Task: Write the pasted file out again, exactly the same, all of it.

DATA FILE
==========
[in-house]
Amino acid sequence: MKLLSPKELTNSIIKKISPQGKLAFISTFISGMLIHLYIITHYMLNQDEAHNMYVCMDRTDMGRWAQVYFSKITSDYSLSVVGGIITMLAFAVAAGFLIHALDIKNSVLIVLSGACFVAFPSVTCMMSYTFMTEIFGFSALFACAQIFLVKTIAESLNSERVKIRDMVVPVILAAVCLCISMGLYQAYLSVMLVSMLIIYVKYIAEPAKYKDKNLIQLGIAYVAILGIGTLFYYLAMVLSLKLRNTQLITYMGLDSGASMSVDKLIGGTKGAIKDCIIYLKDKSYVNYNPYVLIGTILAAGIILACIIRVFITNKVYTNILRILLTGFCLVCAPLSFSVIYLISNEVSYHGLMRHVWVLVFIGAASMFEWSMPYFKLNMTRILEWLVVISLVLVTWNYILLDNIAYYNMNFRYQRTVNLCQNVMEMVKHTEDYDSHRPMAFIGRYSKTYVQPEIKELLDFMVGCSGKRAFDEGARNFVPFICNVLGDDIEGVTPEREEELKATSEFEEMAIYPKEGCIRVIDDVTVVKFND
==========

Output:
[in-house]
Amino acid sequence: MKLLSPKELTNSIIKKISPQGKLAFISTFISGMLIHLYIITHYMLNQDEAHNMYVCMDRTDMGRWAQVYFSKITSDYSLSVVGGIITMLAFAVAAGFLIHALDIKNSVLIVLSGACFVAFPSVTCMMSYTFMTEIFGFSALFACAQIFLVKTIAESLNSERVKIRDMVVPVILAAVCLCISMGLYQAYLSVMLVSMLIIYVKYIAEPAKYKDKNLIQLGIAYVAILGIGTLFYYLAMVLSLKLRNTQLITYMGLDSGASMSVDKLIGGTKGAIKDCIIYLKDKSYVNYNPYVLIGTILAAGIILACIIRVFITNKVYTNILRILLTGFCLVCAPLSFSVIYLISNEVSYHGLMRHVWVLVFIGAASMFEWSMPYFKLNMTRILEWLVVISLVLVTWNYILLDNIAYYNMNFRYQRTVNLCQNVMEMVKHTEDYDSHRPMAFIGRYSKTYVQPEIKELLDFMVGCSGKRAFDEGARNFVPFICNVLGDDIEGVTPEREEELKATSEFEEMAIYPKEGCIRVIDDVTVVKFND